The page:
Da Hong Pao is considered the strongest full-bodied Oolong comparable to a top "espresso" in the coffee world. Multiple infusions of this tea will keep offering a uniquely multi-dimensional oolong flavour along with a silky-smooth aftertaste. It is a really good (maybe the best) mild-tasting, mid-roasted tea from Wuyi Mountain.
From the internet:
Dà Hóng Páo (大红袍) is a very important Wuyi Oolong tea. Legend has it that the mother of a Ming Dynasty emperor was cured of an illness by a certain tea, and that emperor sent great red robes to clothe the four bushes from which that tea originated. Three of these original bushes, growing on a rock on Mount Wuyi and reportedly dating to the Song Dynasty, still survive today and are highly venerated. Less than one kilogram of tea is harvested from these plants each year, of which a portion is retained by the Chinese government. The remainder of this original and real Da Hong Pao is auctioned, with an initial asking price of 4000 RMB/100 g, but often reaching millions of dollars per kilogram. Cuttings taken from the original plants have been used to produce similar grades of tea from genetically identical plants. Taste variations produced by processing, differences in the soil, and location of these later generation plants is used to grade the quality of various Da Hong Pao teas.
Xiao Hong Pao, or Small Red Robe refers to Da Hong Pao grown from plants of fourth or greater generation, but the term is rarely used. In some cases Xiao Hong Pao is simply sold as Hong Pao, presumably for marketing purposes.
As it's of very high quality, the Da Hong Pao is usually reserved for honored guests. (http://en.wikipedia.org/wiki/Da_Hong)
On our last trip to Chengdu, we bought some of the most expensive as well as some mid-priced Da Hong Pao tea. Here are the results of the tasting of these teas.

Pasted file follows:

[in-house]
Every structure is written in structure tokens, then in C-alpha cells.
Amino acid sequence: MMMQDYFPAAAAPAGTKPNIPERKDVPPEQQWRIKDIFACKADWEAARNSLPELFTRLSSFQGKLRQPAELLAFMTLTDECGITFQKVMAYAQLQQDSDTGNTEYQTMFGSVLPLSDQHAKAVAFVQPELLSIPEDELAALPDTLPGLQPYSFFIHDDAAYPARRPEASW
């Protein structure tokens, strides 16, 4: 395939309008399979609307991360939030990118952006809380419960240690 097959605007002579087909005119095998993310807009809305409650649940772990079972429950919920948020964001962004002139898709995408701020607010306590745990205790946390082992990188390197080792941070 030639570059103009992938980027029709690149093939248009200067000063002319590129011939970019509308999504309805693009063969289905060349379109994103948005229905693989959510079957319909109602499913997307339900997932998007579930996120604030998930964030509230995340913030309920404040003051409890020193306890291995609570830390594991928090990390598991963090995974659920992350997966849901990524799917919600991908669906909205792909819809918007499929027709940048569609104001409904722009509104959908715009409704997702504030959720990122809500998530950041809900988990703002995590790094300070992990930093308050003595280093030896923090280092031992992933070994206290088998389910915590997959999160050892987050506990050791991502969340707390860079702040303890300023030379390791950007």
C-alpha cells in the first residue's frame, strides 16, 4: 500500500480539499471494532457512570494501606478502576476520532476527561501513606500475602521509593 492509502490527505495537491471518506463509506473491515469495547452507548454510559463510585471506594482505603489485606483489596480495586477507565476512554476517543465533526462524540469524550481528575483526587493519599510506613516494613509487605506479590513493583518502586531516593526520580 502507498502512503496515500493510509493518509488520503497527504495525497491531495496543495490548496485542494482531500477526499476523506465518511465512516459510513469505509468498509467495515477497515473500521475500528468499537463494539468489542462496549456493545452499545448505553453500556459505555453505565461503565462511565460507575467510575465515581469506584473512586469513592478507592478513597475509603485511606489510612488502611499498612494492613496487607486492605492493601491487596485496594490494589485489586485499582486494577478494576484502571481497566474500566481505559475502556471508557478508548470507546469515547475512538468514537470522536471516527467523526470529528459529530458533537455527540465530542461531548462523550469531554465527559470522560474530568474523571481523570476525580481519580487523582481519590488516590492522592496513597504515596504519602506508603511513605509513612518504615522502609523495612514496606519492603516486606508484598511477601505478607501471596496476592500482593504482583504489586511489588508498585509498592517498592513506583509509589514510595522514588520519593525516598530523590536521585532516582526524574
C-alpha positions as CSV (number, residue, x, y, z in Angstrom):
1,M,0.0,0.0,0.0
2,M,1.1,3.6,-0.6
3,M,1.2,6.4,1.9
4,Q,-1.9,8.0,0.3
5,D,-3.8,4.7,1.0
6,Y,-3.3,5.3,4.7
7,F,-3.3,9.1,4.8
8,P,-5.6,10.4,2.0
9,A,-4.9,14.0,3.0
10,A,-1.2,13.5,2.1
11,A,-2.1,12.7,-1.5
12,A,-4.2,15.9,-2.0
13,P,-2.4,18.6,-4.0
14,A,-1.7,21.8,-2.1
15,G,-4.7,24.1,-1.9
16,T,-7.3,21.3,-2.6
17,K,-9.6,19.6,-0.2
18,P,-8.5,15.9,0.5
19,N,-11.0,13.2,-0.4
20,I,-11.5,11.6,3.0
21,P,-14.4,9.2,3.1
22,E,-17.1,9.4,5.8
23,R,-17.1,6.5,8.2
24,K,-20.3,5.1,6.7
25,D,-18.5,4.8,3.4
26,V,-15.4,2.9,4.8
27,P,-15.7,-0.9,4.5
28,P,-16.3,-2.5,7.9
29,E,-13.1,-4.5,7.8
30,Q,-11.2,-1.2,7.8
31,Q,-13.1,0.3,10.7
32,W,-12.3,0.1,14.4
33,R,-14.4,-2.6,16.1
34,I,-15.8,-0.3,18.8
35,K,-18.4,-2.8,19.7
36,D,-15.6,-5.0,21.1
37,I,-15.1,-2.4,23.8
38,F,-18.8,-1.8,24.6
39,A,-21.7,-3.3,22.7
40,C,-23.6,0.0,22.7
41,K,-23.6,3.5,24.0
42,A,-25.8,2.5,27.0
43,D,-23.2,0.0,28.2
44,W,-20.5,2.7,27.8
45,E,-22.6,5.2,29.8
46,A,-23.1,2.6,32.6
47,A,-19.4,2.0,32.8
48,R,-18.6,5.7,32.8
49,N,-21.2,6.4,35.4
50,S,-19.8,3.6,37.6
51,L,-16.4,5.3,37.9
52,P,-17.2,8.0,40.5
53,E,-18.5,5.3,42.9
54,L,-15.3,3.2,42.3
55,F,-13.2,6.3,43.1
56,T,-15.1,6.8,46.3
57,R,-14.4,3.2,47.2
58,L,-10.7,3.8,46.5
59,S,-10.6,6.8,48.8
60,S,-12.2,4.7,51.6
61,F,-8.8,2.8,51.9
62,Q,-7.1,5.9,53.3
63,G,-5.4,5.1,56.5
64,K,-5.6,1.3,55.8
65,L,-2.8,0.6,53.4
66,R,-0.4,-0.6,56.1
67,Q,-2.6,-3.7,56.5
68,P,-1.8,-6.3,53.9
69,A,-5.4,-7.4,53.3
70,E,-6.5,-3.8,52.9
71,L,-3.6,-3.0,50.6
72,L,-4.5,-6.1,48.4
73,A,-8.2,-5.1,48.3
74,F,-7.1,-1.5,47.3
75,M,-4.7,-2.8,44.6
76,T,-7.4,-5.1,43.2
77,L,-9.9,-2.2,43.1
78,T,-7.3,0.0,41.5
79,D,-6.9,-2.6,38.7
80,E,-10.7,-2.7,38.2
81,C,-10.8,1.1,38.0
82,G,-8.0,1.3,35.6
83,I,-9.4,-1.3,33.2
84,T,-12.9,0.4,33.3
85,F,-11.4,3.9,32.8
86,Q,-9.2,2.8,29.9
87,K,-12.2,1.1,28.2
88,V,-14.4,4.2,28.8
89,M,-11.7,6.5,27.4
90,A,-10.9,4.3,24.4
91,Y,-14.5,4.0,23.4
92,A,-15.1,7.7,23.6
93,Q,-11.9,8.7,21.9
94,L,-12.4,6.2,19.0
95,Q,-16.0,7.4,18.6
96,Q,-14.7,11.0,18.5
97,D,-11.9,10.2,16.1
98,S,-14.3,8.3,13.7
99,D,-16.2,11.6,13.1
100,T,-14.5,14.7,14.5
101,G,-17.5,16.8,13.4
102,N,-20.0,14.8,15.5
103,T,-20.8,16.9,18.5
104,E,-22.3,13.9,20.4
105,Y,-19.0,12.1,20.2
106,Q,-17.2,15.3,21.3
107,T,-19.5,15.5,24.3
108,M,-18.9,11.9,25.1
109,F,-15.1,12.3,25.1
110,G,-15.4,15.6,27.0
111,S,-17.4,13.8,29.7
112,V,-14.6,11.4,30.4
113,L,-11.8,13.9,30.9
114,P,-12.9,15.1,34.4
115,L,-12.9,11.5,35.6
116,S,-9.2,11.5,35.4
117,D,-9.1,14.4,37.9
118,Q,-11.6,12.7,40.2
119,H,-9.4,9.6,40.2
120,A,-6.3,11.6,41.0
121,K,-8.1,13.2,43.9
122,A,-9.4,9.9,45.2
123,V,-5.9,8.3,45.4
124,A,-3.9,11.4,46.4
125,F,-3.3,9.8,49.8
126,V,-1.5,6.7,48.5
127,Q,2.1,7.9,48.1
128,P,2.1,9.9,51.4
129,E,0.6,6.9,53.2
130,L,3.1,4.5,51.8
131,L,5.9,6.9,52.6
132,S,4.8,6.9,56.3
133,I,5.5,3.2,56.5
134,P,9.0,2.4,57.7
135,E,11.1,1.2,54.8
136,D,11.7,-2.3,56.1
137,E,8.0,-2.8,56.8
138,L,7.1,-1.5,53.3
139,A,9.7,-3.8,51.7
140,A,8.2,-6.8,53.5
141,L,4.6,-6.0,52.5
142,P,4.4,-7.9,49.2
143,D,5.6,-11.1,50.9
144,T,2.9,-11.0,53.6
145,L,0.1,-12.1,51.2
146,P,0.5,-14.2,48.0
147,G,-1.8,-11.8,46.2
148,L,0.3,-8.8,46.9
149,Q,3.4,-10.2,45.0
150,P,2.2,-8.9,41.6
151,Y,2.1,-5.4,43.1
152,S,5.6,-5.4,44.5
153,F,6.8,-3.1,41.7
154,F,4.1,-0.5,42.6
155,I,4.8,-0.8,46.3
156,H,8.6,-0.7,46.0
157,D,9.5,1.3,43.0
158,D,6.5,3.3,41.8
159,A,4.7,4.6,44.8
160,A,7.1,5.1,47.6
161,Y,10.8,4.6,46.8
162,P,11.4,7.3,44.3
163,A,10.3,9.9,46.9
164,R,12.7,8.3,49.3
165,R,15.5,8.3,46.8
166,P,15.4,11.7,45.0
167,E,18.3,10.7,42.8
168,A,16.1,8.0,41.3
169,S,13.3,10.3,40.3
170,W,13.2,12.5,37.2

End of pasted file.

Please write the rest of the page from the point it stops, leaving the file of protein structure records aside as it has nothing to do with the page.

This is the most expensive Da Hong Pao we bought. We had the store put them in little individual bags which is quite common in most of the area tea stores in Emei City.
The leaves are dark and tightly curled. This seems to be typical of Oolong teas all over China. I wonder if one can really tell if a tea is a Oolong just by looking at these leaves. I would say one probably could.
This is a cheaper version of Da Hong Pao. Quite frankly, I could not really tell the difference between the two. This seemed to have less tiny pieces than the more expensive but this is probably because it was taken from a jar with a lot of teas and the flakes and dust were probably on the bottom of the container.
A close up reveals the texture of the dark orange colored tea leaves. Again, I could not see any great difference between the two teas. Sunee fixed herself some of the cheaper brand and let me taste it. The Da Hong Pao I was drinking definitely had a stronger and more distinct flavor but is it worth the difference in cost?
The first infusion (steeping) came out fairly strong with a bit of astringency but not bad. The "floral" taste must be the woody or earthy taste I experienced. Now that I think about it, I can taste the hints of floral but it is a quasi-floral with no distinct tastes coming to mind. The astringency part was probably because I let it seep a bit too long before drinking it. Nothing as astringent as we experienced with our yellow tea, however. This was not altogether unpleasant.
This is the third infusion and it remains consistently "floral." The taste is a bit stronger than the Guan Yin Wang I tasted yesterday. The floral taste was much more floral in the later infusions. This is a great tea for special occasions. It is not cheap by any standards. Even the mid-priced Da Hong Pao was, for our small pocket book, quite expensive. I can see why this is considered in the top ten best teas in China. It is time to make plans to visit Fujian and find out where this tea comes from. It should be a great trip, don't you think?
These are the wet leaves after three infusions. I ended up using the tleaves another four times before discarding them. Probably could have gotten another two out of them if I had pushed it. Kinda makes the tea not so expensive after all.
Just to prove that the tea came from a Da Hong Pao tea bag. The bags were small, just enough for a gaiwan.
The Question Mark Chaxi - For this week's tea class, Ms. Zhang came up with this Chaxi for a high mountain Oolong from Qilai. Since she doesn't have a dedicated Chabu, she thought ...
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